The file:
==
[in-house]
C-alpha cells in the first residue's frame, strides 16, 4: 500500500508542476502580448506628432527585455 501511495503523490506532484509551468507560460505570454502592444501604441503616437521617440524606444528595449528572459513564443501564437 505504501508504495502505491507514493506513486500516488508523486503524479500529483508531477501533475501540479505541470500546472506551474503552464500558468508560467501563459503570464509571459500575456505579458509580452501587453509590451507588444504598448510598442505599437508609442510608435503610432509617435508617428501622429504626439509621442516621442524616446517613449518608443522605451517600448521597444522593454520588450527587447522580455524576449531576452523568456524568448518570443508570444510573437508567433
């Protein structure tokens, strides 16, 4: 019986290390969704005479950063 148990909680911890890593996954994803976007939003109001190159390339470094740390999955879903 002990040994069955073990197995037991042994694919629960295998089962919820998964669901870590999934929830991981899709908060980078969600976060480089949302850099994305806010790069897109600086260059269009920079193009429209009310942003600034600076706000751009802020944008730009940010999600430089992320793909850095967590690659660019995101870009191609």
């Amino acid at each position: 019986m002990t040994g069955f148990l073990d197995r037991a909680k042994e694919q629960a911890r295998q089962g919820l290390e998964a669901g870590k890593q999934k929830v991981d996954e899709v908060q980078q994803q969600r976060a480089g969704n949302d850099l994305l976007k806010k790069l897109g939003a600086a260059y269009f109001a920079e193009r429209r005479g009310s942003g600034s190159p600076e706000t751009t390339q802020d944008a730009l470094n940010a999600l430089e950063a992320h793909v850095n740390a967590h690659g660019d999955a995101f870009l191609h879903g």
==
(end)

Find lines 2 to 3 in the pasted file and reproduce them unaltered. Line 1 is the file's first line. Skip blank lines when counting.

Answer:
C-alpha cells in the first residue's frame, strides 16, 4: 500500500508542476502580448506628432527585455 501511495503523490506532484509551468507560460505570454502592444501604441503616437521617440524606444528595449528572459513564443501564437 505504501508504495502505491507514493506513486500516488508523486503524479500529483508531477501533475501540479505541470500546472506551474503552464500558468508560467501563459503570464509571459500575456505579458509580452501587453509590451507588444504598448510598442505599437508609442510608435503610432509617435508617428501622429504626439509621442516621442524616446517613449518608443522605451517600448521597444522593454520588450527587447522580455524576449531576452523568456524568448518570443508570444510573437508567433
């Protein structure tokens, strides 16, 4: 019986290390969704005479950063 148990909680911890890593996954994803976007939003109001190159390339470094740390999955879903 002990040994069955073990197995037991042994694919629960295998089962919820998964669901870590999934929830991981899709908060980078969600976060480089949302850099994305806010790069897109600086260059269009920079193009429209009310942003600034600076706000751009802020944008730009940010999600430089992320793909850095967590690659660019995101870009191609």